By the time we got back to the Best Western a few more members of the faction had arrived--Bryan (who runs Cinemasochist Apocalypse), Bill Smiley (a first-timer to the Fest who curates Psychoplasmics in his spare time), Lisa--who runs Rabbit Reviews--as well as the St. Louis duo of Jacob and NaTasha. And around that time it was time to think of getting some dinner, which we'd planned out earlier. Jacob and NaTasha are huge wrestling fans and had lobbied to go to a Chicago restaurant called the Squared Circle, which had a wrestling theme and was owned by a semi(?)-retired WWE performer. Thanks to research on the CTA web site I figured out a way to get there via the Blue Line on the L and a brief walk. Since nobody in the group likes driving in the city this motion was passed by general acclaim. It didn't hurt that a used book store that was open till eleven in the evening was on another Blue Line stop near-ish the restaurant so we could eat, drink, be merry, take a train and then buy cheap books before going back to the hotel.
While waiting for the train at the L stop I made a joke about the CTA employing a guy who wears a miner's headlamp to look like an approaching train from a distance, but he just runs up doing a goony-bird dance, silently gives you the finger and goony-bird dances away while you wait for the train. According to the joke, all the commuters in Chicago know about the guy, but tourists get taken by surprise a lot.
Well...we didn't see the goony-dance guy but I guess I didn't tip enough at the Battle Creek truck stop because once we got off the L train it turned out that we had a half hour walk through Chicago to get to the restaurant. The various members of the group handled this with various levels of panache (I tried not to complain even though my face was going numb because it was my set of directions that led us merrily astray. We eventually got to the restaurant (and Sean, who stopped going to B Fest several years ago, commented to Bill that he was happy to see the Fiasco Field still in operation when he heard about this). The restaurant was nice and warm, which we all enjoyed, and I have to say their hand-crafted lime soda gave Green River (the other thing I make sure to visit every year in Chicago) a run for its money. Pretty much everything on the menu was too carb-intensive to eat but the six-cheese calzone looked safe enough. And it was also delicious, especially after a lengthy hike to get to the restaurant. Sam, who decided to just chill out at the hotel due to fatigue and shyness, probably didn't feel too bad about that.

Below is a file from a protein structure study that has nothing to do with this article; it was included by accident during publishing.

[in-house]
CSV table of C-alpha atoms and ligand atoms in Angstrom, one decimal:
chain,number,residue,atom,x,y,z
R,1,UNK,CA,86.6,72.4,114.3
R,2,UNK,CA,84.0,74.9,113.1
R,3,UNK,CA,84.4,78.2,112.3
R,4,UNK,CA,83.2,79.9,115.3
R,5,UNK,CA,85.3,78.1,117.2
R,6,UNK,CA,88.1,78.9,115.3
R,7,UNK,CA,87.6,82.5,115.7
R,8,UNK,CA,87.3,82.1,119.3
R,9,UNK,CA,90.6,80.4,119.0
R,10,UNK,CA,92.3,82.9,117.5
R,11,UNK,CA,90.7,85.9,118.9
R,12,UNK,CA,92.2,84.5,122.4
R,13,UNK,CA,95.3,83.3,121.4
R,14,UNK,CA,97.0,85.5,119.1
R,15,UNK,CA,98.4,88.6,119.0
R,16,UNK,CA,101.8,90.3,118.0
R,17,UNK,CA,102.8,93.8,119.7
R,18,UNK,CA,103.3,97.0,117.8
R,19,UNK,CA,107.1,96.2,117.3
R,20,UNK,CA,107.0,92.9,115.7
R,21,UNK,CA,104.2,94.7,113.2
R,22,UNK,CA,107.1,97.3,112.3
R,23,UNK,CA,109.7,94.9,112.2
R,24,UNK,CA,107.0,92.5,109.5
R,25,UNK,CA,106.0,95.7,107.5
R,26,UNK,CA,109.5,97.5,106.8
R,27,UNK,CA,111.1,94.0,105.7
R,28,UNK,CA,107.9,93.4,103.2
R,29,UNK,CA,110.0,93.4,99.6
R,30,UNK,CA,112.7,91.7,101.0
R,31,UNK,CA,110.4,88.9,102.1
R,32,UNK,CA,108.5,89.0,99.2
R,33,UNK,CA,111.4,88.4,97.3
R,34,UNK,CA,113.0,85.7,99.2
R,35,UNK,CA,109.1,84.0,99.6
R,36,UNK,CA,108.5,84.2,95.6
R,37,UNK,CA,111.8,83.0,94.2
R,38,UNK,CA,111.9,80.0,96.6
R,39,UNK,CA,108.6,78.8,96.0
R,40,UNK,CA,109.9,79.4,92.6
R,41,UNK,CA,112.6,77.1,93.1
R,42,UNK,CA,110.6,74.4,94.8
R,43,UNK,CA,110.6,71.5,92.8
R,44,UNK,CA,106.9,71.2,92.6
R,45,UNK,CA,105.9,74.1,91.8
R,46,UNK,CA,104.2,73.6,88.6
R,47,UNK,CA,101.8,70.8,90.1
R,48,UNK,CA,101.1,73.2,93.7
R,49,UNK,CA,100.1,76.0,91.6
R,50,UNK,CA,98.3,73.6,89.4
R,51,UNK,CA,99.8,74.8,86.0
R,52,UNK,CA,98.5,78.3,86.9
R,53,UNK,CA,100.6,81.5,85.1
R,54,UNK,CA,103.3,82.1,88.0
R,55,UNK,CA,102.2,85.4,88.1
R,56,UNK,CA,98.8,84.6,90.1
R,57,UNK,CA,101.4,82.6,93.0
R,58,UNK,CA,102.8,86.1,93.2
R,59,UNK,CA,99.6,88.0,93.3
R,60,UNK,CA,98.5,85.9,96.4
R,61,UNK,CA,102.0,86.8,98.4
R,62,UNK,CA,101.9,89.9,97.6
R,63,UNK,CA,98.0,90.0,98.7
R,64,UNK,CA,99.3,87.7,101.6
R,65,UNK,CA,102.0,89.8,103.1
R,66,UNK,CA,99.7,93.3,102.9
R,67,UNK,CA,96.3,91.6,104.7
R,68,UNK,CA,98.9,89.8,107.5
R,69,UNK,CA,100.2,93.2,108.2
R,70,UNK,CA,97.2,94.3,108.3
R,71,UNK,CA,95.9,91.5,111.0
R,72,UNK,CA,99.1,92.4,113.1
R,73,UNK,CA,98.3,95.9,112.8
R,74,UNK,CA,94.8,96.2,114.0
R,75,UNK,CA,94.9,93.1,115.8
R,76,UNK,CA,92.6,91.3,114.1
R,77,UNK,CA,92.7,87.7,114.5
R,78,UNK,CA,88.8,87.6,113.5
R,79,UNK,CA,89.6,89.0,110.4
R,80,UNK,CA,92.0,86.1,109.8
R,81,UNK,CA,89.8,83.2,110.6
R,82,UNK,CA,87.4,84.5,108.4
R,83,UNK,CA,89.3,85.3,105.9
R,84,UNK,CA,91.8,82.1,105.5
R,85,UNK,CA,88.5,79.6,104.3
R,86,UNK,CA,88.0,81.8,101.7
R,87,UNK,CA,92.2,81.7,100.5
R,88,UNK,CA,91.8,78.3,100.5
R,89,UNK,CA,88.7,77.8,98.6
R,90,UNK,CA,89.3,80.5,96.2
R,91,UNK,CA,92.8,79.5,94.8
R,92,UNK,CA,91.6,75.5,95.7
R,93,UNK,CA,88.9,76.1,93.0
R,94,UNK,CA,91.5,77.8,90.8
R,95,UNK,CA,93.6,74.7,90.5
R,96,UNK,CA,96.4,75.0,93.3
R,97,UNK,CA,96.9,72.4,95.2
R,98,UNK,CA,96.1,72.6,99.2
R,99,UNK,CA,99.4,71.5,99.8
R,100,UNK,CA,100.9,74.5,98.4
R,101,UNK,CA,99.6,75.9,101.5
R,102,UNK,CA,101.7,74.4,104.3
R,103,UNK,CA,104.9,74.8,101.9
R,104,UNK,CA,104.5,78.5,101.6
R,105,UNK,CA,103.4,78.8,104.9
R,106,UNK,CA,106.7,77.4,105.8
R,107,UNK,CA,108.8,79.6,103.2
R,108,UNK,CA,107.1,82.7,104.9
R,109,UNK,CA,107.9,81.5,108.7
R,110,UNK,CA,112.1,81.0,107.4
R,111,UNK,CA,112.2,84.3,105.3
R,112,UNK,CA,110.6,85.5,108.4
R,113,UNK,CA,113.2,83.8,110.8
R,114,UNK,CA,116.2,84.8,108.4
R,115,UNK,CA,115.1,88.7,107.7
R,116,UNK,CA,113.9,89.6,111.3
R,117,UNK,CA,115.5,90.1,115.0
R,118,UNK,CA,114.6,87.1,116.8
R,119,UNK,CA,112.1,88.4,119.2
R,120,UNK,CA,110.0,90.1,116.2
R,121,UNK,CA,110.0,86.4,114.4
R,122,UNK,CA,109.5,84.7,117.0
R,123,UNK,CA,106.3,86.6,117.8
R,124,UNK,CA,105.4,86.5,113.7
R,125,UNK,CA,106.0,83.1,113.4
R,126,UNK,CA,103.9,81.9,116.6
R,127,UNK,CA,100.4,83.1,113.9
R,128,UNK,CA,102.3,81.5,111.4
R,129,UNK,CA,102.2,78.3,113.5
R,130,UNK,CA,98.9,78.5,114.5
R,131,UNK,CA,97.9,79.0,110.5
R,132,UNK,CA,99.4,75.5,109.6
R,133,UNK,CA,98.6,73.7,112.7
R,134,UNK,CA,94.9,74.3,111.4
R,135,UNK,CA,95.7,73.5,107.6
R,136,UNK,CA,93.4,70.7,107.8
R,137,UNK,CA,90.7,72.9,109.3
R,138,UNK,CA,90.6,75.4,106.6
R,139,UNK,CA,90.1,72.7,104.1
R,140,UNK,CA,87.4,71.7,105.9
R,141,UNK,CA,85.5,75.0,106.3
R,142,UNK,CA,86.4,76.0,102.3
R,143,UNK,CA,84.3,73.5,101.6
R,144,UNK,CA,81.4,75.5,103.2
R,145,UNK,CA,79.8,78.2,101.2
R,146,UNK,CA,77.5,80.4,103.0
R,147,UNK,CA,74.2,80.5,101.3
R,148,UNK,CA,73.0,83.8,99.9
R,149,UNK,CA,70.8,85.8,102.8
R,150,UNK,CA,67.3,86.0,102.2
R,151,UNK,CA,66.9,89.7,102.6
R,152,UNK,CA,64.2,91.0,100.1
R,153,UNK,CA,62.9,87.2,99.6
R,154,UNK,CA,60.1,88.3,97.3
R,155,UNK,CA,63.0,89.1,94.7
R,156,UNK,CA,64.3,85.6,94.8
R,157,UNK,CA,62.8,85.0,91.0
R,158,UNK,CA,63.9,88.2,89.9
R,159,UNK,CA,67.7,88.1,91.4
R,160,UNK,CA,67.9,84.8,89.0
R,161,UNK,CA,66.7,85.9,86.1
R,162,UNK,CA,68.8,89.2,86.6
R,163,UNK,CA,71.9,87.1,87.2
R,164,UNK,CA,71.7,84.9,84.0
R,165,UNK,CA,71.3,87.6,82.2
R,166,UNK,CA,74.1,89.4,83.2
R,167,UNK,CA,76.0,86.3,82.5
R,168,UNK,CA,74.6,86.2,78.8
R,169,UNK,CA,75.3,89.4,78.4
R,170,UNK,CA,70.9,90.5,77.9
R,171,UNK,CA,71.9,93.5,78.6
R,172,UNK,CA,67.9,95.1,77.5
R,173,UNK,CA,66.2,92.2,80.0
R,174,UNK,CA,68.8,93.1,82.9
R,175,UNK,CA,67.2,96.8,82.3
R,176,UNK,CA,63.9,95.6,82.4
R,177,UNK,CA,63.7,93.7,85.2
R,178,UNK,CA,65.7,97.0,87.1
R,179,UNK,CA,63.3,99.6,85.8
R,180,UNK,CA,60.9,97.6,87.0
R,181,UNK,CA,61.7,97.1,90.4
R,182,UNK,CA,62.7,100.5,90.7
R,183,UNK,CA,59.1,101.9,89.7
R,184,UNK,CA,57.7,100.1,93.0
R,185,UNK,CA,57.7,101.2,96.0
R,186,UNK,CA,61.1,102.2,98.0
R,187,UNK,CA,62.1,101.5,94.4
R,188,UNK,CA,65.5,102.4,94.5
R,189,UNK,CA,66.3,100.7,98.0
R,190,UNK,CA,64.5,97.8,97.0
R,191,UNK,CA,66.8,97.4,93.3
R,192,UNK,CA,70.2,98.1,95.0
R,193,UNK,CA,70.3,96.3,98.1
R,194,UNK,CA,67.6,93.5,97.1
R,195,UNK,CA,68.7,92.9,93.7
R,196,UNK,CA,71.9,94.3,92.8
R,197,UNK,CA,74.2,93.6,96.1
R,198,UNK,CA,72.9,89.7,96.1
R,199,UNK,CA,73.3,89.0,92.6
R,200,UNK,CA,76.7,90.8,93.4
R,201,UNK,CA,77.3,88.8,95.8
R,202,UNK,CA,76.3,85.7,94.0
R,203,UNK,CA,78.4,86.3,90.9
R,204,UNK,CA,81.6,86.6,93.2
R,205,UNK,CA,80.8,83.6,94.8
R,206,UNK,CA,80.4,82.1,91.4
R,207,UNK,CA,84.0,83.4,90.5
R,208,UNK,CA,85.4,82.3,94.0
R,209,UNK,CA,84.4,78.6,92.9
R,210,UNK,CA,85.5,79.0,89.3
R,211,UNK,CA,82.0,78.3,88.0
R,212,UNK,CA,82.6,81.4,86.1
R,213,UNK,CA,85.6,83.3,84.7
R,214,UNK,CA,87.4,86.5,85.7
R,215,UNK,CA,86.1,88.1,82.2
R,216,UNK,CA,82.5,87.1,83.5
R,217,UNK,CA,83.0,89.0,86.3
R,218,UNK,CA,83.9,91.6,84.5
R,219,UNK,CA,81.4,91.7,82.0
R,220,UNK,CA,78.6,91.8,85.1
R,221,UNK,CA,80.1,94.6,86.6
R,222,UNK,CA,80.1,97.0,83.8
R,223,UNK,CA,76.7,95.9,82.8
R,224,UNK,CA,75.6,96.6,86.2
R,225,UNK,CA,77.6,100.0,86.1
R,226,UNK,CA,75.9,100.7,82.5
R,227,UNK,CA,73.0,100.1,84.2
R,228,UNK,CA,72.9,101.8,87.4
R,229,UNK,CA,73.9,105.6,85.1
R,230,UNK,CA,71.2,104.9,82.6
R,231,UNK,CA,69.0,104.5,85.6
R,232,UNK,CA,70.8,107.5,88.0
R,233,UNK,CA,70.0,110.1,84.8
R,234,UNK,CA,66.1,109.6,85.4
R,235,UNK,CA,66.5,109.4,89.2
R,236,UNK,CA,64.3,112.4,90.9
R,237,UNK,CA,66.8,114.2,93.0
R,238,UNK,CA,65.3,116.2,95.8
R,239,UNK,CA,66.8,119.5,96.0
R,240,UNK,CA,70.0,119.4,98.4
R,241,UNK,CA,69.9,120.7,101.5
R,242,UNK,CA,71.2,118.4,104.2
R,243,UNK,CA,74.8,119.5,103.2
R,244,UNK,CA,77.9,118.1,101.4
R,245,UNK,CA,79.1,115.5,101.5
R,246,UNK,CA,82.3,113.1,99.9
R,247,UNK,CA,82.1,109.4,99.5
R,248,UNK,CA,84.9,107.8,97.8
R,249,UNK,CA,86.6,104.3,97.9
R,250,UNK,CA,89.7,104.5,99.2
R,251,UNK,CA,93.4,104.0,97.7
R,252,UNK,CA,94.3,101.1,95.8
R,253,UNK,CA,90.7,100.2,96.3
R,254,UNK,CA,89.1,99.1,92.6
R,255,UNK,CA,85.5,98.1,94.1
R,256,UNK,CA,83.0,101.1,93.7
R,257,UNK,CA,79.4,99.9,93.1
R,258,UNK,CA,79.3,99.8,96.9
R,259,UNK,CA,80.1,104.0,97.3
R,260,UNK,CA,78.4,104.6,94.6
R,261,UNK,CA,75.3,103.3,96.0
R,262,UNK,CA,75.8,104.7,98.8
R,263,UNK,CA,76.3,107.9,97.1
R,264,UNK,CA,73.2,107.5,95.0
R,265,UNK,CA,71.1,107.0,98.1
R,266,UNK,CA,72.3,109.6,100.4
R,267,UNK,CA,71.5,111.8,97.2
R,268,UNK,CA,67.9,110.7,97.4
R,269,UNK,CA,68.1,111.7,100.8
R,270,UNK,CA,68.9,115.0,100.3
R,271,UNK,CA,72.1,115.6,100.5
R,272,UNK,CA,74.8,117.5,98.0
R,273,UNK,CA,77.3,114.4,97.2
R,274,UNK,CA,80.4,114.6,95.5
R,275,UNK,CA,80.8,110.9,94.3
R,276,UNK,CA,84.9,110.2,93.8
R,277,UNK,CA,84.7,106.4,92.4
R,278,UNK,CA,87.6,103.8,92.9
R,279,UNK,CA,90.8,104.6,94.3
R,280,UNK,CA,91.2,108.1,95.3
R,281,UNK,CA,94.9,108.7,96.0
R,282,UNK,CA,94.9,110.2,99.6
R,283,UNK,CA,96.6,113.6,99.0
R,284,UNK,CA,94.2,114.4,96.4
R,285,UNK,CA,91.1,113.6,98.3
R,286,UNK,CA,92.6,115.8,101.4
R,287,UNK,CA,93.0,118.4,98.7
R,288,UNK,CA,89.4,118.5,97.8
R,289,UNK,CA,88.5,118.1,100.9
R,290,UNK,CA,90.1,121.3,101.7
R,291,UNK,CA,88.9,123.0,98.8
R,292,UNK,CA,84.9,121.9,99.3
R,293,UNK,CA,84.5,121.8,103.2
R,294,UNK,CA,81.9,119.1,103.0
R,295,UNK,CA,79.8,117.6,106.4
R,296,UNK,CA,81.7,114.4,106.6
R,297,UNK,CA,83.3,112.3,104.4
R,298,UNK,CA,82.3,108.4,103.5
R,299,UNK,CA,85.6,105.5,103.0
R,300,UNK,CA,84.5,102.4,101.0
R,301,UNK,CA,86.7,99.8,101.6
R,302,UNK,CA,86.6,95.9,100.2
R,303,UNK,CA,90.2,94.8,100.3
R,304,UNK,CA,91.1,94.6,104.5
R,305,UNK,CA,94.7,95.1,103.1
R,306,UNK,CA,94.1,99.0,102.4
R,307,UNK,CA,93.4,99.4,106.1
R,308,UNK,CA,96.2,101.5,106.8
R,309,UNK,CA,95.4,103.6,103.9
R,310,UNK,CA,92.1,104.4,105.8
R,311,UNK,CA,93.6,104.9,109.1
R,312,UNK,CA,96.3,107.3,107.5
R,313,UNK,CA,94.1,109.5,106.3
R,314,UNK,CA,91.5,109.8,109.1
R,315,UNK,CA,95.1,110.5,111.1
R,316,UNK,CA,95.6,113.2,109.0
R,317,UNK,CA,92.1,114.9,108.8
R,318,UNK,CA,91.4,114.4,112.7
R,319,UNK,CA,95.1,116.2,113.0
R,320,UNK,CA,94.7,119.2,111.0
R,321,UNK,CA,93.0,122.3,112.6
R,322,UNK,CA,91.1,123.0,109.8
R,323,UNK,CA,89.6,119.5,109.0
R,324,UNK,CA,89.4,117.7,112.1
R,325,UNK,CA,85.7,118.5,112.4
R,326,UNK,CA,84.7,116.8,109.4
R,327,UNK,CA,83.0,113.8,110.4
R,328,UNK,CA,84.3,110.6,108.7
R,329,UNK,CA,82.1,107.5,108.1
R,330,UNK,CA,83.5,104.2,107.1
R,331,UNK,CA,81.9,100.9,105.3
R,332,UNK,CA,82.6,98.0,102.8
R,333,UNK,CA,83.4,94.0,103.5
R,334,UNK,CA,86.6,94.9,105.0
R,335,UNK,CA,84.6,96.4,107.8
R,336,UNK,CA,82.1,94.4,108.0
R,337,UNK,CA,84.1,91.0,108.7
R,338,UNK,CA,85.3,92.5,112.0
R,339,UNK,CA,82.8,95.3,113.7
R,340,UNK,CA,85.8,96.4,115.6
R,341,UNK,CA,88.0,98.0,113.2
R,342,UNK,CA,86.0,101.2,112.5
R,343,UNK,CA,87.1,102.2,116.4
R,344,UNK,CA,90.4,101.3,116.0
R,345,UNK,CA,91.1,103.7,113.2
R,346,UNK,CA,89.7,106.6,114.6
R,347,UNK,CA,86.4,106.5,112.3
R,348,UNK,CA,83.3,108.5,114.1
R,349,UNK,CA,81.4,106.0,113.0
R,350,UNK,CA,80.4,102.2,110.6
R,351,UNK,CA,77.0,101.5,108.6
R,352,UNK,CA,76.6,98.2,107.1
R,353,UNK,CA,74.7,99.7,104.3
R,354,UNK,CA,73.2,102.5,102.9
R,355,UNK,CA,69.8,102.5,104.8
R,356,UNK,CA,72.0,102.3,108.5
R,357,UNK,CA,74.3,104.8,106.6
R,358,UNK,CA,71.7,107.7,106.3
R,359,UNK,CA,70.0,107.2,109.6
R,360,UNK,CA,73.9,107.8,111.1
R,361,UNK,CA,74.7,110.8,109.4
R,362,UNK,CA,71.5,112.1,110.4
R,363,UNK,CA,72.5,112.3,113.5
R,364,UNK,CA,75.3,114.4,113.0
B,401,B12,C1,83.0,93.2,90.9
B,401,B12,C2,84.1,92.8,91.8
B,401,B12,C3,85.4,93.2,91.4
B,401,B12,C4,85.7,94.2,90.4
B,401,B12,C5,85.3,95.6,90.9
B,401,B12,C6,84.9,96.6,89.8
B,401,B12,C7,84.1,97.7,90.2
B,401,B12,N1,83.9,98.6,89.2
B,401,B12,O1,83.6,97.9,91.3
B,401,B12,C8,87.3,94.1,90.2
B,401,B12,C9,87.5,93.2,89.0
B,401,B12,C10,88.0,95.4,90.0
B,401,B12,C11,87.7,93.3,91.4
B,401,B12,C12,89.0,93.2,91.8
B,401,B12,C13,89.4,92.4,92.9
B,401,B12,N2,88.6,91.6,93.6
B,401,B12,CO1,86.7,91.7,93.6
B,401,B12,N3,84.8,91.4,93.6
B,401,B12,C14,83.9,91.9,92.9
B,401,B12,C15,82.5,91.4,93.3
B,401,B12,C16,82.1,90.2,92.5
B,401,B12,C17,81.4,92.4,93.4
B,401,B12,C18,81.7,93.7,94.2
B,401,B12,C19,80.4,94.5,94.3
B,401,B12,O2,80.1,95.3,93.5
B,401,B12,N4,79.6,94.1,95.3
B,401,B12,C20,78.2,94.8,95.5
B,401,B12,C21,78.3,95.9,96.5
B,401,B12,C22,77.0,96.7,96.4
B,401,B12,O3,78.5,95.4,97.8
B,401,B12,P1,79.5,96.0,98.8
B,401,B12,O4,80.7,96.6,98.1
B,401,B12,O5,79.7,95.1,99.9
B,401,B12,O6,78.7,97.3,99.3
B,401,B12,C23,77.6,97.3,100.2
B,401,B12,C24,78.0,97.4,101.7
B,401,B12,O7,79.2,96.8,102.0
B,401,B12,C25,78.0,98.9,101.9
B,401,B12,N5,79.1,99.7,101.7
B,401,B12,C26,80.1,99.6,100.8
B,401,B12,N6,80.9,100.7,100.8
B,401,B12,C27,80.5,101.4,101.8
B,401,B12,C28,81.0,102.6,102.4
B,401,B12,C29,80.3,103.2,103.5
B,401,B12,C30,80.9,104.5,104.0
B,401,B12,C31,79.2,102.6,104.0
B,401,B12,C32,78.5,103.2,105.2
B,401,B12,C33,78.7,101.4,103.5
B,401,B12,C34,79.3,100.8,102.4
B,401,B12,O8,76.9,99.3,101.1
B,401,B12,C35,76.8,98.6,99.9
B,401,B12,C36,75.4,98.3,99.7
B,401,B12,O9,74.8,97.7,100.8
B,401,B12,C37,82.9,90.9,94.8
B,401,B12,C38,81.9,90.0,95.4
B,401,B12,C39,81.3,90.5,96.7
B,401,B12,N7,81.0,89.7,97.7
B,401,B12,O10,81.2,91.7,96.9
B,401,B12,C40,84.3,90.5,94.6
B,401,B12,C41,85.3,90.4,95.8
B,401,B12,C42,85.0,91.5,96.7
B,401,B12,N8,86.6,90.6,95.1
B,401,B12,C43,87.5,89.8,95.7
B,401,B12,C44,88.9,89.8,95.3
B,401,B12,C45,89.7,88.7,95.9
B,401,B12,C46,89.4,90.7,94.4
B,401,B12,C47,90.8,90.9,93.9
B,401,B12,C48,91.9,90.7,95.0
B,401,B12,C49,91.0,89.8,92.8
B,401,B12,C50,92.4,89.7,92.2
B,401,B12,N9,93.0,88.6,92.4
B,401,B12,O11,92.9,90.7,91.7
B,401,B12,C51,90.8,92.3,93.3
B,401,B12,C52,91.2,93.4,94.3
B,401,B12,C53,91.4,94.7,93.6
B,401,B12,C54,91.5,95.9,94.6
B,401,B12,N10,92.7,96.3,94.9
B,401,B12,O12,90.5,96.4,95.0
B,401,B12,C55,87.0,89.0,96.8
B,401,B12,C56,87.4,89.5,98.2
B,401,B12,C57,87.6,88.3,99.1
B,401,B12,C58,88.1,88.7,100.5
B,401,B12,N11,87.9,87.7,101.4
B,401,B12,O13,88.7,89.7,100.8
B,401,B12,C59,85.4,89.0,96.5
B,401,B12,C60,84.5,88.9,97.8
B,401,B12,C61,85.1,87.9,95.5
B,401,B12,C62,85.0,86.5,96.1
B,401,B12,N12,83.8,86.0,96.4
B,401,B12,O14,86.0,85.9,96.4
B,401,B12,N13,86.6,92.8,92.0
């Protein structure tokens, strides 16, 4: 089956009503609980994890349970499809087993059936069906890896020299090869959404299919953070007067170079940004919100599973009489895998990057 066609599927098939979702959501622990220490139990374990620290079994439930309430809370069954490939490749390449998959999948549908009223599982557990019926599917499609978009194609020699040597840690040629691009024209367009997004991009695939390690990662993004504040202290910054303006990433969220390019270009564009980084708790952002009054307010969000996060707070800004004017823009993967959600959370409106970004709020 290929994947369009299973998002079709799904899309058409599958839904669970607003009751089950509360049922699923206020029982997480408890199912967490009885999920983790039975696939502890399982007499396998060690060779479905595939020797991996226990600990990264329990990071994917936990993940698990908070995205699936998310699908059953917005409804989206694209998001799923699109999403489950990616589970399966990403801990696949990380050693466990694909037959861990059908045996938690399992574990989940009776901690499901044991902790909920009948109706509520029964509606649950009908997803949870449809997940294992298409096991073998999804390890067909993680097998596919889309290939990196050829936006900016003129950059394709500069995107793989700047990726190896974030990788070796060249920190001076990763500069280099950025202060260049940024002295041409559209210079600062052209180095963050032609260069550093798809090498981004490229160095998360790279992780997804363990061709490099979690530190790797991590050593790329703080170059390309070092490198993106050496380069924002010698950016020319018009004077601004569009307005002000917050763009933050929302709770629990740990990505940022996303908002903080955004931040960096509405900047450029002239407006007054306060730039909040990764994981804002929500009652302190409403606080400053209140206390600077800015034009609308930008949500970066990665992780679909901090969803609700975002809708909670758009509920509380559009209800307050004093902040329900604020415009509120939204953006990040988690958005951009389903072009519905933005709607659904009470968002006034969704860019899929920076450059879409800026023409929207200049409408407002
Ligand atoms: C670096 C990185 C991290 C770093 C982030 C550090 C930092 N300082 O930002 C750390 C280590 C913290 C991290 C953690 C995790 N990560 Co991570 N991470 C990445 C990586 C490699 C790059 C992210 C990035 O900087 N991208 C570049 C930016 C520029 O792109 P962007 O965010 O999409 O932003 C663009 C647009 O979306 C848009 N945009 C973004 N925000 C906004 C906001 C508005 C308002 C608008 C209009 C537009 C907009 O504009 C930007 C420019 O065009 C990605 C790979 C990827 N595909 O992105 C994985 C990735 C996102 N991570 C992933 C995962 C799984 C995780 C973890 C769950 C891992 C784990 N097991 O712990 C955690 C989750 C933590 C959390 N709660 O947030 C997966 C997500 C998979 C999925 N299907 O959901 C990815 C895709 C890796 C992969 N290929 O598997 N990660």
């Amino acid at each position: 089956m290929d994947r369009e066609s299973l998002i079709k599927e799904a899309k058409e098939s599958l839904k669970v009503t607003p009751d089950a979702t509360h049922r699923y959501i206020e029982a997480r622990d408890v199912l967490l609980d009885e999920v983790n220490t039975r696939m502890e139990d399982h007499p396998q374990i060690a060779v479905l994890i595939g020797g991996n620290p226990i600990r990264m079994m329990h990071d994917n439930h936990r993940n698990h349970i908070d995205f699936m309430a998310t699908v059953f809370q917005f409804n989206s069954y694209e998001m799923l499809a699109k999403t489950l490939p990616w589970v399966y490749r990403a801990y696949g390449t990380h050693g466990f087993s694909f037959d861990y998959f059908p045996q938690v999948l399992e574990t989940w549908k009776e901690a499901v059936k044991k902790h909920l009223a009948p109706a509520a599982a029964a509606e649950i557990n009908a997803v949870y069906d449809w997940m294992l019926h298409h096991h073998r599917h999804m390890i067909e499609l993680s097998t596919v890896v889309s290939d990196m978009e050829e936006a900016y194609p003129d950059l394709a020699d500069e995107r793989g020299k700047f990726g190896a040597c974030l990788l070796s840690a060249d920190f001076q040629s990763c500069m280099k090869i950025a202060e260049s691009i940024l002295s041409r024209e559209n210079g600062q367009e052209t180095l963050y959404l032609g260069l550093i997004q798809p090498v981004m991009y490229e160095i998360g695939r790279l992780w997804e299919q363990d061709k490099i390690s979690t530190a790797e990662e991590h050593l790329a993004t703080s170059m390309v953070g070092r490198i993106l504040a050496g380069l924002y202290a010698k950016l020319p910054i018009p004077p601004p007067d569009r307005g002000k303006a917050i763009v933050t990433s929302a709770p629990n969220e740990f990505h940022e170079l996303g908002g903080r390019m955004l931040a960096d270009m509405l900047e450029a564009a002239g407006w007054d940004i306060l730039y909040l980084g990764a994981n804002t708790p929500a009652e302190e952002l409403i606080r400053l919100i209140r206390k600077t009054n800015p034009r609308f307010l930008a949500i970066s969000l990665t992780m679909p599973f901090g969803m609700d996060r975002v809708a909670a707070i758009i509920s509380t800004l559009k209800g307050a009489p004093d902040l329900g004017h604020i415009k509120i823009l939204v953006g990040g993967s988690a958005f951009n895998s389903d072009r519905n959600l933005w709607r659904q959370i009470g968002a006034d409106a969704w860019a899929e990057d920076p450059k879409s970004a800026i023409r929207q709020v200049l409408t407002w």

Getting back to the L station took much less time, as our 24-hour-pass train tickets also turned out to be bus tickets. Wish I'd figured that out BEFORE the hike. Anyway, Myopic Books was the kind of place I could get lost in for hours but everyone else found something to buy before I finished power browsing. Feeling guilty over the forced march, I picked up Un Lun Dun by China Mieville and beat feet with everyone else. While going back to the L station, Juniper pointed out that the train-track supports and the Fifties-style diner we were standing by looked like scenery from Streets of Fire, which improved the mood considerably. As did the ride back to the end of the Blue Line and the retreat to the hotel, where Jacob showed us a goofy-ass video game level and Santo inflicted the "Spock's Brain" episode of the original Star Trek series on us. I'd never seen that episode before and it set the tone for B Fest spectacularly well. After that I tapped out and went to sleep the sleep of the exhausted and overfed, because the next day we were gonna do more tourism stuff.